Part of a flock of Brant geese flies off the Parksville shore March 6, 2018.

Parksville Qualicum Beach birders keep Brant count alive

Bird population monitored in lead-up to Brant Wildlife Festival

The annual Brant Wildlife Festival officially kicks off its six-week run Monday, March 19. But local birders have been preparing for the event through months of counts of the stubby, dark geese thorughout the Parksville Qualicum Beach Wildlife Management Area.

“There were professional biologists hired (for the counts) for a number of years, through the Canadian Wildlife Services,” said Sandra Gray of the Arrowsmith Naturalists. “The Arrowsmith Naturalists have taken it over and we’re not professionals, but we are skilled observers with an interest in natural history and our community events. We want to keep the count going.”

Teams of counters canvass the shoreline from the Little Qualicum River in the north to Madrona Point in the south to track the progress of the Brant as they arrive on their annual migration from winter feeding grounds in Mexico to their breeding and nesting sites on the Arctic slope of Alaska.

The Brant population in Parksville Qualicum beach tends to peak during the annual herring run, which just took place, said Gray.

During its recent four-week count window, the Arrowsmith Naturalist teams recorded 410 Brant in the area on Feb. 16, 375 on Feb. 20 and 772 birds on Feb. 26 before the count jumped to 1,875 Brant on March 5.

“Suddenly, whoo! And it’s not wonder — there’s food,” Gray said while standing at Parksville’s beach and sweeping her arms out to encompass the last remnants of the herring fleet still plying the waters off Parksville bay.

Gray and her husband, Dan Gray, said the first Brant geese were actually spotted locally in November, and consisted of a group of 10 to 20 birds. That number grew to more than 50 in early December and to 200 by the time of the annual Christmas Bird Count held in mid- to late-December.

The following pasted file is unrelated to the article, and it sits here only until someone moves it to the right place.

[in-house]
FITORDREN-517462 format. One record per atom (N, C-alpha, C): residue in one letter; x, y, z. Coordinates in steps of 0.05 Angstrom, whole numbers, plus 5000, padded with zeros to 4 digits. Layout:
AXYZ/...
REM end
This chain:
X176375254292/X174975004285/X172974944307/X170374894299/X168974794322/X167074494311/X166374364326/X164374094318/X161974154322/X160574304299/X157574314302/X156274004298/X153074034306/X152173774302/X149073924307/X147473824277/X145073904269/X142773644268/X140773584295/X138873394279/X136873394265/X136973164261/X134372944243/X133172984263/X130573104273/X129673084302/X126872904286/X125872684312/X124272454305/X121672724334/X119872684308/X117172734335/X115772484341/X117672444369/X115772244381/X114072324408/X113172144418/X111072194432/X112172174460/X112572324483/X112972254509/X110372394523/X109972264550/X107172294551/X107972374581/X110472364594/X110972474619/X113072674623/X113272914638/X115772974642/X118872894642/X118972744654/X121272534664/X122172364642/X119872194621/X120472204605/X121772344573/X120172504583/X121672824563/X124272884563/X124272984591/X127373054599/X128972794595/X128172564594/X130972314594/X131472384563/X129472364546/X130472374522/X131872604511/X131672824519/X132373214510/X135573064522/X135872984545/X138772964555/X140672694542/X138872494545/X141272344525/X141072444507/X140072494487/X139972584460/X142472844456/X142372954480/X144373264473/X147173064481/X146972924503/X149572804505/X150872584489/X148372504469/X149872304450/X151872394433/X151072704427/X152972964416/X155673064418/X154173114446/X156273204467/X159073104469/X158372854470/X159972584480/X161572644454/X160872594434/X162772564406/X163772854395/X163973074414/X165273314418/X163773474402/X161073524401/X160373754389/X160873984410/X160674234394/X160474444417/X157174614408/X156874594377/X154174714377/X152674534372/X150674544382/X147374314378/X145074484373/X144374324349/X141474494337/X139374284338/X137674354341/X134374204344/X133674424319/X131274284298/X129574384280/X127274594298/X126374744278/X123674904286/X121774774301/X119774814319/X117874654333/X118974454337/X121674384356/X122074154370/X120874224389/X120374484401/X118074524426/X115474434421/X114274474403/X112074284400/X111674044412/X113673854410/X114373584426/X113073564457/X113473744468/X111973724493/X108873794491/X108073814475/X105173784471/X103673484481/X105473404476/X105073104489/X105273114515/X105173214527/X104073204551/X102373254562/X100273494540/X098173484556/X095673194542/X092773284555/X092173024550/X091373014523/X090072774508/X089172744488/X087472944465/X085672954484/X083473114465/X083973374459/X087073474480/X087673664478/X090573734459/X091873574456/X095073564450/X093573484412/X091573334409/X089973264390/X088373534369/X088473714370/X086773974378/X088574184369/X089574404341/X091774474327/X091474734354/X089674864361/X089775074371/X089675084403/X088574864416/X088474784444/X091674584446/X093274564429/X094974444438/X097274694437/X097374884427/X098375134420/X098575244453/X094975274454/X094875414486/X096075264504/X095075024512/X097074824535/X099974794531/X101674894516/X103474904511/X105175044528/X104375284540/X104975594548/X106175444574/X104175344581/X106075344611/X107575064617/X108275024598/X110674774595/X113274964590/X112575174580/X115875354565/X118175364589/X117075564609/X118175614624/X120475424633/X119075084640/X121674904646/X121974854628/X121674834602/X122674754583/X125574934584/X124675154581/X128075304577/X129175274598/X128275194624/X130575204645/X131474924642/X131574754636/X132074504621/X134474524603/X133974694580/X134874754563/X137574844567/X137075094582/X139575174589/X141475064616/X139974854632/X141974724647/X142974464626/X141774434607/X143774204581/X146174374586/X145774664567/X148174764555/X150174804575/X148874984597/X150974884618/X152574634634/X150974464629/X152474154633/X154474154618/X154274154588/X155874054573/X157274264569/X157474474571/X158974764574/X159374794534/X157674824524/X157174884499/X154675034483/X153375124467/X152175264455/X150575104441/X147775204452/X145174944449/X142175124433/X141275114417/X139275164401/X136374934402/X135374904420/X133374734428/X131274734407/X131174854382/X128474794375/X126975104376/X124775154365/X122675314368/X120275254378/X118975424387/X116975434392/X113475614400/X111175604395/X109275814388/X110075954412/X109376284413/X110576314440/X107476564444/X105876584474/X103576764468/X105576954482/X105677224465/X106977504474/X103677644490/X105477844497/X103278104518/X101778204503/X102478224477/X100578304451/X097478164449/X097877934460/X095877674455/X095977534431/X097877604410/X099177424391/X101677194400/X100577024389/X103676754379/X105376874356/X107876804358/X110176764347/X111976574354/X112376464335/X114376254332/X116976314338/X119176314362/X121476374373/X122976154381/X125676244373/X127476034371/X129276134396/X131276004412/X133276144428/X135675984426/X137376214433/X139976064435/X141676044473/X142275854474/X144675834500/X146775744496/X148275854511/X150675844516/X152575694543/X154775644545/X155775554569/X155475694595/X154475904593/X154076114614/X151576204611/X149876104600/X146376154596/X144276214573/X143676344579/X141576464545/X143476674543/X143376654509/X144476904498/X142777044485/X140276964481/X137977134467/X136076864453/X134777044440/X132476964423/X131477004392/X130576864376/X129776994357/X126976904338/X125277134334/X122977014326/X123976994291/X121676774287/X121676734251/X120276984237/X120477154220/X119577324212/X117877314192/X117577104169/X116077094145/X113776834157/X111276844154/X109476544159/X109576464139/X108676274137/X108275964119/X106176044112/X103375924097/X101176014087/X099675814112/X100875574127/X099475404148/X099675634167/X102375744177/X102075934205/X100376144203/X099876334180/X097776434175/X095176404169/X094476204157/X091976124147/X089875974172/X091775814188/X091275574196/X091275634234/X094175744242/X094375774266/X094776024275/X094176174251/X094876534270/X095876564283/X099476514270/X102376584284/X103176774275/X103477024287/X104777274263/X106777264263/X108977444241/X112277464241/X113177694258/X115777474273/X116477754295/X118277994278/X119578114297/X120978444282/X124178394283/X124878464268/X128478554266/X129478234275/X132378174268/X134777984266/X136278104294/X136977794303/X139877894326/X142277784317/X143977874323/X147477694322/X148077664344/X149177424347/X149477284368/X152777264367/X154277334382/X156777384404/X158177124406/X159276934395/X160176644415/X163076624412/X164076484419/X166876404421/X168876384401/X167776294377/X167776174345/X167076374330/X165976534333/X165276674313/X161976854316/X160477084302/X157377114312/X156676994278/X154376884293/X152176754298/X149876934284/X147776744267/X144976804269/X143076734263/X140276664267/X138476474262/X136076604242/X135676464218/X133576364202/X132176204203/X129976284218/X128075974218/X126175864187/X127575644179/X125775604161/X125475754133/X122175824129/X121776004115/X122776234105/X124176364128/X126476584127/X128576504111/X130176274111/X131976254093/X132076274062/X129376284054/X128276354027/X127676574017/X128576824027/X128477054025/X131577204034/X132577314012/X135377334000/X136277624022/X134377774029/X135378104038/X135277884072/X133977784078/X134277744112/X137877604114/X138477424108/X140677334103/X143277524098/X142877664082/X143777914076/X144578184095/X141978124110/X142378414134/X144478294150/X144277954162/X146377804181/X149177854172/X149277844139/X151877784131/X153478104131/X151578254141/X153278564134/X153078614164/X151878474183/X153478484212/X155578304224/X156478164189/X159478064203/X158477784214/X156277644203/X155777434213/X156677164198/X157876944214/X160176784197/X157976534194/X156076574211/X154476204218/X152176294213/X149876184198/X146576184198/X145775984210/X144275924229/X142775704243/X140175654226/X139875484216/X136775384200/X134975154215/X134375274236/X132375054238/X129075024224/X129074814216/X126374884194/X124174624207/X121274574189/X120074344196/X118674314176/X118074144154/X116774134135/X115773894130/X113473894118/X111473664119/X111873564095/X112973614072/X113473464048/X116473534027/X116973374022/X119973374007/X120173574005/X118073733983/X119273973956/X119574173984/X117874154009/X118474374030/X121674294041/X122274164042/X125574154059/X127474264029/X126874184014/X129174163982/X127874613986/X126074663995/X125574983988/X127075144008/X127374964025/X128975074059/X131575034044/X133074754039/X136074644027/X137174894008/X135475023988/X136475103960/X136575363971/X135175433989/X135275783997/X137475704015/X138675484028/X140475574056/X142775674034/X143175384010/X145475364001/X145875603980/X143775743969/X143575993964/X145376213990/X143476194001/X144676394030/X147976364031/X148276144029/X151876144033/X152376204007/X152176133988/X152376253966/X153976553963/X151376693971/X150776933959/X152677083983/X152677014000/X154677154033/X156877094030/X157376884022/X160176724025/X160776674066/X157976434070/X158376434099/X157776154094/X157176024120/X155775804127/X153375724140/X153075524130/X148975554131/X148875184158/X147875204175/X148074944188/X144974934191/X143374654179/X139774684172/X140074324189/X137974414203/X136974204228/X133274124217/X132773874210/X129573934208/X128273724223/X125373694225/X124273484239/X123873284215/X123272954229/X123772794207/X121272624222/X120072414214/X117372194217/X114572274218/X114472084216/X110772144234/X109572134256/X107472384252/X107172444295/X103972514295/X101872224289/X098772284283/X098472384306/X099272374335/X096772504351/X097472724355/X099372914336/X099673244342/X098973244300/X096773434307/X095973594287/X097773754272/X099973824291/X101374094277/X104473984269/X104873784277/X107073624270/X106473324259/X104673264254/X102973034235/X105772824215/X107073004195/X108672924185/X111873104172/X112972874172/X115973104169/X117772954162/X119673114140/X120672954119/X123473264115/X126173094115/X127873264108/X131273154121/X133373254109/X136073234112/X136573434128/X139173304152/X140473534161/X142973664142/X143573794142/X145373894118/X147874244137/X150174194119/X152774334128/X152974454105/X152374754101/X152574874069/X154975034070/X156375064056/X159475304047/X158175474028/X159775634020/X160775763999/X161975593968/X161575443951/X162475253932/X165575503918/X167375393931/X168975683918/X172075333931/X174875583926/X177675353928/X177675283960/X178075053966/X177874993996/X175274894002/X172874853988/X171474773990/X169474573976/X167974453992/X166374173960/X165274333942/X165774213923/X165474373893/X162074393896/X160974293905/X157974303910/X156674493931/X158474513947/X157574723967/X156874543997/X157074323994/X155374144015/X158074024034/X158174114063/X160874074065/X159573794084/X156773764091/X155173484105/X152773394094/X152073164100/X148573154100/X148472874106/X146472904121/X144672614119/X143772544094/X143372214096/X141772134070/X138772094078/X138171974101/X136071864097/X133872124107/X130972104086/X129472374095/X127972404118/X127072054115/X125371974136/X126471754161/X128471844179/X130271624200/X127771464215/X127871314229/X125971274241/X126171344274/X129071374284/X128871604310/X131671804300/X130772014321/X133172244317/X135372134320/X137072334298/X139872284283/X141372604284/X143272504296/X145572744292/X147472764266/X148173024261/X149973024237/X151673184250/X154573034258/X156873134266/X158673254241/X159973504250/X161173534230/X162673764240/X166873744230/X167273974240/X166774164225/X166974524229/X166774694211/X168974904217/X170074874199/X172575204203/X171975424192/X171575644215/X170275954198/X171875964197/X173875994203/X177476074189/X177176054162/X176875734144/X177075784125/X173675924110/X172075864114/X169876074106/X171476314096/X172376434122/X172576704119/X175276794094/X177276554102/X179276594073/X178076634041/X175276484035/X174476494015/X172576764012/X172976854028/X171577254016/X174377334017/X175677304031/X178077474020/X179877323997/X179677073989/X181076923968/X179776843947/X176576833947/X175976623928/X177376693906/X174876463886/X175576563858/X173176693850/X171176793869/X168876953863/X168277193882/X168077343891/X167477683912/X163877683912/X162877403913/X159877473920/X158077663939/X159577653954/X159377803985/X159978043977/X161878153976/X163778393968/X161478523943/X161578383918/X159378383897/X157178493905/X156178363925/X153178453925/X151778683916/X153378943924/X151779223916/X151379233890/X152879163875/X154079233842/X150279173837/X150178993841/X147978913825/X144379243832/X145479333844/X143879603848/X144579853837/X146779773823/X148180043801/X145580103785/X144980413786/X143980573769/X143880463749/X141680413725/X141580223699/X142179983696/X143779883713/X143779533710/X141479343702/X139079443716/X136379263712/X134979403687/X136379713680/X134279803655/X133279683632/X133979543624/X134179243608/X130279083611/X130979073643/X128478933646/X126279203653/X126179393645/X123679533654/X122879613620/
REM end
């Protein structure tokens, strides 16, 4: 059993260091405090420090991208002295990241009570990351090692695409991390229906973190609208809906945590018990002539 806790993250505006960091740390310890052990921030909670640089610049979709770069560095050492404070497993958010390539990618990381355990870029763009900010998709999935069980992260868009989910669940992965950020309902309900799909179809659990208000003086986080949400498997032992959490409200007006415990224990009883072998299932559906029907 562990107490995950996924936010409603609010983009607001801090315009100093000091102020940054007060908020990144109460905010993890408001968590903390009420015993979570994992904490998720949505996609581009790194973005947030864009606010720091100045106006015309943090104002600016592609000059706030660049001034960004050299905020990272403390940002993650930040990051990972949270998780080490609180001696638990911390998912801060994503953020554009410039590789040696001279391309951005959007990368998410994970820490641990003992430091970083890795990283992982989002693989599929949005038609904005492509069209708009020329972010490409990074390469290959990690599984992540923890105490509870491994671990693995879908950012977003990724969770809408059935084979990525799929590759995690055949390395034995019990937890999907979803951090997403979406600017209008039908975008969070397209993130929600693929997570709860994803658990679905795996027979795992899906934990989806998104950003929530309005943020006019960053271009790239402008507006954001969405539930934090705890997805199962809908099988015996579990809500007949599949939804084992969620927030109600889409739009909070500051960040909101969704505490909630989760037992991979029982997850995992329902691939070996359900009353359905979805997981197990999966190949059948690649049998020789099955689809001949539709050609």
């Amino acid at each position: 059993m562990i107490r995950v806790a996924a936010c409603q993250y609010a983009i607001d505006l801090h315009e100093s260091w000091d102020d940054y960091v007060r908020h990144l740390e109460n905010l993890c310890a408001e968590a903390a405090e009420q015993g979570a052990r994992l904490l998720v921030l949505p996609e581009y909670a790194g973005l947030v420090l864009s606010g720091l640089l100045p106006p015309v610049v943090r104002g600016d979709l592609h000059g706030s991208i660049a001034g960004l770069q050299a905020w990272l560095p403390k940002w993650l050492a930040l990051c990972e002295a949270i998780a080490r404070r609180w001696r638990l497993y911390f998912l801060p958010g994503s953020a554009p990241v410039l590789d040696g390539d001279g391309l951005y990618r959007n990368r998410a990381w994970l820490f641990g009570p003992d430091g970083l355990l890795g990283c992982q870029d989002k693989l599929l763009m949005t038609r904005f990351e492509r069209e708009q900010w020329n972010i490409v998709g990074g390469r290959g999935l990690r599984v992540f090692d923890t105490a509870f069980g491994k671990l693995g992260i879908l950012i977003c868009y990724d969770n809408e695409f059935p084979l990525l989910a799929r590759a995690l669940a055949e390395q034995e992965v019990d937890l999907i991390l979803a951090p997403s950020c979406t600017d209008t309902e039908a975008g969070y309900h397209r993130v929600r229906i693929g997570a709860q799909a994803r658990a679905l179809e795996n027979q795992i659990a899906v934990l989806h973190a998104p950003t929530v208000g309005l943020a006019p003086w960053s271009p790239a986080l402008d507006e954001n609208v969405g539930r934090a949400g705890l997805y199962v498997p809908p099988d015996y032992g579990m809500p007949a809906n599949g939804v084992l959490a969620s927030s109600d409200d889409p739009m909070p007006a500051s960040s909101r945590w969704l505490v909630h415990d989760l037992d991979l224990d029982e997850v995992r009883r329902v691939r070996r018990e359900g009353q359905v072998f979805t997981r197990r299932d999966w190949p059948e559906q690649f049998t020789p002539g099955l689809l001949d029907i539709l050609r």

“They used to overwinter here,” Dan Gray said. “Then they were hunted out. Maybe this means the hunting has cut back and they’re repopulating; maybe we’ll get to see them stay over winter again.”

Sandra Gray said that Canadian Wildlife Services data going back to 1988 suggests the Brant goose population may have stabilized after a period in which the population was believed to be diminishing.

“The numbers have gone up and down over the years, but the mean has stayed about the same, which was a surprise to me,” she said. “It was interesting to note that some years the numbers have gone quite low while in other years they’re up. The reasons for that are a bit of a mystery.”

To learn more about the many events scheduled for the 2018 Brant Wildlife Festival and to find out where you can take part, check out our insert on page A4 in the Thursday, March 15 edition of The NEWS, or visit

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Dan Gray watches large rafts of greater scaup and surf scoters off Parksville Bay during an Arrowsmith Naturalists brant goose count at Parksville Beach March 6, 2018. — J.R. Rardon photo

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